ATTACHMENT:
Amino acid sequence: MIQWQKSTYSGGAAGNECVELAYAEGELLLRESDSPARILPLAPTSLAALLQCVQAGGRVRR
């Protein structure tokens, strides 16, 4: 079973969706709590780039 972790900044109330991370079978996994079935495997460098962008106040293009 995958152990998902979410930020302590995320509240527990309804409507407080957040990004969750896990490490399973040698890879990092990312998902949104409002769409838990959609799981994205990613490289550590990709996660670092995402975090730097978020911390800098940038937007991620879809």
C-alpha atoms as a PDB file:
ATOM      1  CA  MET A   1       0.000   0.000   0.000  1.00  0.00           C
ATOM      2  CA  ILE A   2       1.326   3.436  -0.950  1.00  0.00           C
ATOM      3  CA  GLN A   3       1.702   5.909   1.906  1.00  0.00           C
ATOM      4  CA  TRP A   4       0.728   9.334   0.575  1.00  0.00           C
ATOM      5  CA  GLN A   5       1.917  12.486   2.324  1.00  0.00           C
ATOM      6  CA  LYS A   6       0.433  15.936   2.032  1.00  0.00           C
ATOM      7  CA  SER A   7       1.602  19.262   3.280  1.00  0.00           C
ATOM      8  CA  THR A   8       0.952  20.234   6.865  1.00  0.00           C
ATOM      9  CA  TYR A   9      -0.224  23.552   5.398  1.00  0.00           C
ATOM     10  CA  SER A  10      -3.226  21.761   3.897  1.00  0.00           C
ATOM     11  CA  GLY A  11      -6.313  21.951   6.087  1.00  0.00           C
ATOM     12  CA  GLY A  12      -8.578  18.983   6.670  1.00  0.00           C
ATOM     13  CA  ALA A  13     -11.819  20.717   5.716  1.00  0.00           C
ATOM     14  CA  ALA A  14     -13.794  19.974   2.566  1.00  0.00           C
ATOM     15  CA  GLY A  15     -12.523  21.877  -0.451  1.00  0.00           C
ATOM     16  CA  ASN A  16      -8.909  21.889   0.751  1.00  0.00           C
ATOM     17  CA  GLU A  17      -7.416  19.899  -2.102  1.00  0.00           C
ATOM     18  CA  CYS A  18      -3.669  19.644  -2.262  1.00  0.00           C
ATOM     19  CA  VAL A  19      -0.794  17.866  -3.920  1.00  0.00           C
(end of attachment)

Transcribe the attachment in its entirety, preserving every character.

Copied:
Amino acid sequence: MIQWQKSTYSGGAAGNECVELAYAEGELLLRESDSPARILPLAPTSLAALLQCVQAGGRVRR
């Protein structure tokens, strides 16, 4: 079973969706709590780039 972790900044109330991370079978996994079935495997460098962008106040293009 995958152990998902979410930020302590995320509240527990309804409507407080957040990004969750896990490490399973040698890879990092990312998902949104409002769409838990959609799981994205990613490289550590990709996660670092995402975090730097978020911390800098940038937007991620879809």
C-alpha atoms as a PDB file:
ATOM      1  CA  MET A   1       0.000   0.000   0.000  1.00  0.00           C
ATOM      2  CA  ILE A   2       1.326   3.436  -0.950  1.00  0.00           C
ATOM      3  CA  GLN A   3       1.702   5.909   1.906  1.00  0.00           C
ATOM      4  CA  TRP A   4       0.728   9.334   0.575  1.00  0.00           C
ATOM      5  CA  GLN A   5       1.917  12.486   2.324  1.00  0.00           C
ATOM      6  CA  LYS A   6       0.433  15.936   2.032  1.00  0.00           C
ATOM      7  CA  SER A   7       1.602  19.262   3.280  1.00  0.00           C
ATOM      8  CA  THR A   8       0.952  20.234   6.865  1.00  0.00           C
ATOM      9  CA  TYR A   9      -0.224  23.552   5.398  1.00  0.00           C
ATOM     10  CA  SER A  10      -3.226  21.761   3.897  1.00  0.00           C
ATOM     11  CA  GLY A  11      -6.313  21.951   6.087  1.00  0.00           C
ATOM     12  CA  GLY A  12      -8.578  18.983   6.670  1.00  0.00           C
ATOM     13  CA  ALA A  13     -11.819  20.717   5.716  1.00  0.00           C
ATOM     14  CA  ALA A  14     -13.794  19.974   2.566  1.00  0.00           C
ATOM     15  CA  GLY A  15     -12.523  21.877  -0.451  1.00  0.00           C
ATOM     16  CA  ASN A  16      -8.909  21.889   0.751  1.00  0.00           C
ATOM     17  CA  GLU A  17      -7.416  19.899  -2.102  1.00  0.00           C
ATOM     18  CA  CYS A  18      -3.669  19.644  -2.262  1.00  0.00           C
ATOM     19  CA  VAL A  19      -0.794  17.866  -3.920  1.00  0.00           C